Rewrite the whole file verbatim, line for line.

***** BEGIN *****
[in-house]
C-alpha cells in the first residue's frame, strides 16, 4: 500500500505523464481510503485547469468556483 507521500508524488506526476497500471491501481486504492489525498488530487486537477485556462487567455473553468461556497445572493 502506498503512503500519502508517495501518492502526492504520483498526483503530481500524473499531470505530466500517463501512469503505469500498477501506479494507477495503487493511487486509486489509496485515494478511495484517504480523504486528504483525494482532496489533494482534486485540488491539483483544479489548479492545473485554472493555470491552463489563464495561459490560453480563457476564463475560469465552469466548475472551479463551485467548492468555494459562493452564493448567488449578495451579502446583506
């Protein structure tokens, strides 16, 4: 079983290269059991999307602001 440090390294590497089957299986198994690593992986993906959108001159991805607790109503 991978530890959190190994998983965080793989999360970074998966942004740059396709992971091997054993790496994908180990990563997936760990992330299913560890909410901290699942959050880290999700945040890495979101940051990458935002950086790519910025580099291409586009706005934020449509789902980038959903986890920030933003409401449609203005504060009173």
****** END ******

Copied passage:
[in-house]
C-alpha cells in the first residue's frame, strides 16, 4: 500500500505523464481510503485547469468556483 507521500508524488506526476497500471491501481486504492489525498488530487486537477485556462487567455473553468461556497445572493 502506498503512503500519502508517495501518492502526492504520483498526483503530481500524473499531470505530466500517463501512469503505469500498477501506479494507477495503487493511487486509486489509496485515494478511495484517504480523504486528504483525494482532496489533494482534486485540488491539483483544479489548479492545473485554472493555470491552463489563464495561459490560453480563457476564463475560469465552469466548475472551479463551485467548492468555494459562493452564493448567488449578495451579502446583506
């Protein structure tokens, strides 16, 4: 079983290269059991999307602001 440090390294590497089957299986198994690593992986993906959108001159991805607790109503 991978530890959190190994998983965080793989999360970074998966942004740059396709992971091997054993790496994908180990990563997936760990992330299913560890909410901290699942959050880290999700945040890495979101940051990458935002950086790519910025580099291409586009706005934020449509789902980038959903986890920030933003409401449609203005504060009173």